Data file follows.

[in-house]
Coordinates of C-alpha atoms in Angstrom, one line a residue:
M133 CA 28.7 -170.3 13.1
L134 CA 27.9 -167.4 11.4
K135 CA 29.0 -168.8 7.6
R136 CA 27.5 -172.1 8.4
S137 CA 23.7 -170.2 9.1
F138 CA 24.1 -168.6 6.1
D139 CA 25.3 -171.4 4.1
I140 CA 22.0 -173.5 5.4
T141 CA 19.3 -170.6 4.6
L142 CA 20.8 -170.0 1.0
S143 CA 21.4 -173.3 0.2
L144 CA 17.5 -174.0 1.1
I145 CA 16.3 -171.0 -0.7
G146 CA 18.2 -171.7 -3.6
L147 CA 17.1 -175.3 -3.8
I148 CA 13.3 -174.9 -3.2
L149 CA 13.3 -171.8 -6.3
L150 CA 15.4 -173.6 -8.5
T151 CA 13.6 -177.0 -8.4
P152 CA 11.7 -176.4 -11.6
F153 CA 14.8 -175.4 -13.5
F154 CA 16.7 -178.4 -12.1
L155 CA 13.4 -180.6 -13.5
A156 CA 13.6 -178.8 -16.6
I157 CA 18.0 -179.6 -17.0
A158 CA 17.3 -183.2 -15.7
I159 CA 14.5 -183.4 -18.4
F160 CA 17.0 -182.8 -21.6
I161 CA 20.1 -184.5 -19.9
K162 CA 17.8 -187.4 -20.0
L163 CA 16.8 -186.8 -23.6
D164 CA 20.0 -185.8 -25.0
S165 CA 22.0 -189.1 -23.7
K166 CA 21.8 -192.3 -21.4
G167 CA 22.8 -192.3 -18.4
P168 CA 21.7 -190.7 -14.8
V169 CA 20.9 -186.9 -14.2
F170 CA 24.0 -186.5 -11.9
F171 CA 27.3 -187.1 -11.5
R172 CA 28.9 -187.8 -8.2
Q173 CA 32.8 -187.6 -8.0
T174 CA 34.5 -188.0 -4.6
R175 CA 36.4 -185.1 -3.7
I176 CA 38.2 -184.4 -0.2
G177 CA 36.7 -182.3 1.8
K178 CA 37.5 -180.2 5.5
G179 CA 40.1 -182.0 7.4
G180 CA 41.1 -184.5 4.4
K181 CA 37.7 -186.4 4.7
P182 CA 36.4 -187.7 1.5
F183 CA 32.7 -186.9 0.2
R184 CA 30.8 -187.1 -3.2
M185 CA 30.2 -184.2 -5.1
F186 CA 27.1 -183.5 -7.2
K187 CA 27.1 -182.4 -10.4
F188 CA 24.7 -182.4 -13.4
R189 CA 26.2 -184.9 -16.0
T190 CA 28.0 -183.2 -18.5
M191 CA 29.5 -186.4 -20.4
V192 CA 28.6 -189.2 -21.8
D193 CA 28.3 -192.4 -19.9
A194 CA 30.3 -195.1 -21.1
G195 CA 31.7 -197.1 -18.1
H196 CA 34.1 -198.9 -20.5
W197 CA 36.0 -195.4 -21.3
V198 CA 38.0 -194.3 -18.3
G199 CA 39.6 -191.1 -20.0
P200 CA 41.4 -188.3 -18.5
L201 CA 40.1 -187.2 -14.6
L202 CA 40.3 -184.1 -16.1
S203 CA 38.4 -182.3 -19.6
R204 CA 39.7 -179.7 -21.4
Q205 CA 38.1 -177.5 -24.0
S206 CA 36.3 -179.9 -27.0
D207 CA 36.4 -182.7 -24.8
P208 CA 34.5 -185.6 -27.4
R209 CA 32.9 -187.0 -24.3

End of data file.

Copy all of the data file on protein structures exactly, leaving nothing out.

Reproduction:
[in-house]
Coordinates of C-alpha atoms in Angstrom, one line a residue:
M133 CA 28.7 -170.3 13.1
L134 CA 27.9 -167.4 11.4
K135 CA 29.0 -168.8 7.6
R136 CA 27.5 -172.1 8.4
S137 CA 23.7 -170.2 9.1
F138 CA 24.1 -168.6 6.1
D139 CA 25.3 -171.4 4.1
I140 CA 22.0 -173.5 5.4
T141 CA 19.3 -170.6 4.6
L142 CA 20.8 -170.0 1.0
S143 CA 21.4 -173.3 0.2
L144 CA 17.5 -174.0 1.1
I145 CA 16.3 -171.0 -0.7
G146 CA 18.2 -171.7 -3.6
L147 CA 17.1 -175.3 -3.8
I148 CA 13.3 -174.9 -3.2
L149 CA 13.3 -171.8 -6.3
L150 CA 15.4 -173.6 -8.5
T151 CA 13.6 -177.0 -8.4
P152 CA 11.7 -176.4 -11.6
F153 CA 14.8 -175.4 -13.5
F154 CA 16.7 -178.4 -12.1
L155 CA 13.4 -180.6 -13.5
A156 CA 13.6 -178.8 -16.6
I157 CA 18.0 -179.6 -17.0
A158 CA 17.3 -183.2 -15.7
I159 CA 14.5 -183.4 -18.4
F160 CA 17.0 -182.8 -21.6
I161 CA 20.1 -184.5 -19.9
K162 CA 17.8 -187.4 -20.0
L163 CA 16.8 -186.8 -23.6
D164 CA 20.0 -185.8 -25.0
S165 CA 22.0 -189.1 -23.7
K166 CA 21.8 -192.3 -21.4
G167 CA 22.8 -192.3 -18.4
P168 CA 21.7 -190.7 -14.8
V169 CA 20.9 -186.9 -14.2
F170 CA 24.0 -186.5 -11.9
F171 CA 27.3 -187.1 -11.5
R172 CA 28.9 -187.8 -8.2
Q173 CA 32.8 -187.6 -8.0
T174 CA 34.5 -188.0 -4.6
R175 CA 36.4 -185.1 -3.7
I176 CA 38.2 -184.4 -0.2
G177 CA 36.7 -182.3 1.8
K178 CA 37.5 -180.2 5.5
G179 CA 40.1 -182.0 7.4
G180 CA 41.1 -184.5 4.4
K181 CA 37.7 -186.4 4.7
P182 CA 36.4 -187.7 1.5
F183 CA 32.7 -186.9 0.2
R184 CA 30.8 -187.1 -3.2
M185 CA 30.2 -184.2 -5.1
F186 CA 27.1 -183.5 -7.2
K187 CA 27.1 -182.4 -10.4
F188 CA 24.7 -182.4 -13.4
R189 CA 26.2 -184.9 -16.0
T190 CA 28.0 -183.2 -18.5
M191 CA 29.5 -186.4 -20.4
V192 CA 28.6 -189.2 -21.8
D193 CA 28.3 -192.4 -19.9
A194 CA 30.3 -195.1 -21.1
G195 CA 31.7 -197.1 -18.1
H196 CA 34.1 -198.9 -20.5
W197 CA 36.0 -195.4 -21.3
V198 CA 38.0 -194.3 -18.3
G199 CA 39.6 -191.1 -20.0
P200 CA 41.4 -188.3 -18.5
L201 CA 40.1 -187.2 -14.6
L202 CA 40.3 -184.1 -16.1
S203 CA 38.4 -182.3 -19.6
R204 CA 39.7 -179.7 -21.4
Q205 CA 38.1 -177.5 -24.0
S206 CA 36.3 -179.9 -27.0
D207 CA 36.4 -182.7 -24.8
P208 CA 34.5 -185.6 -27.4
R209 CA 32.9 -187.0 -24.3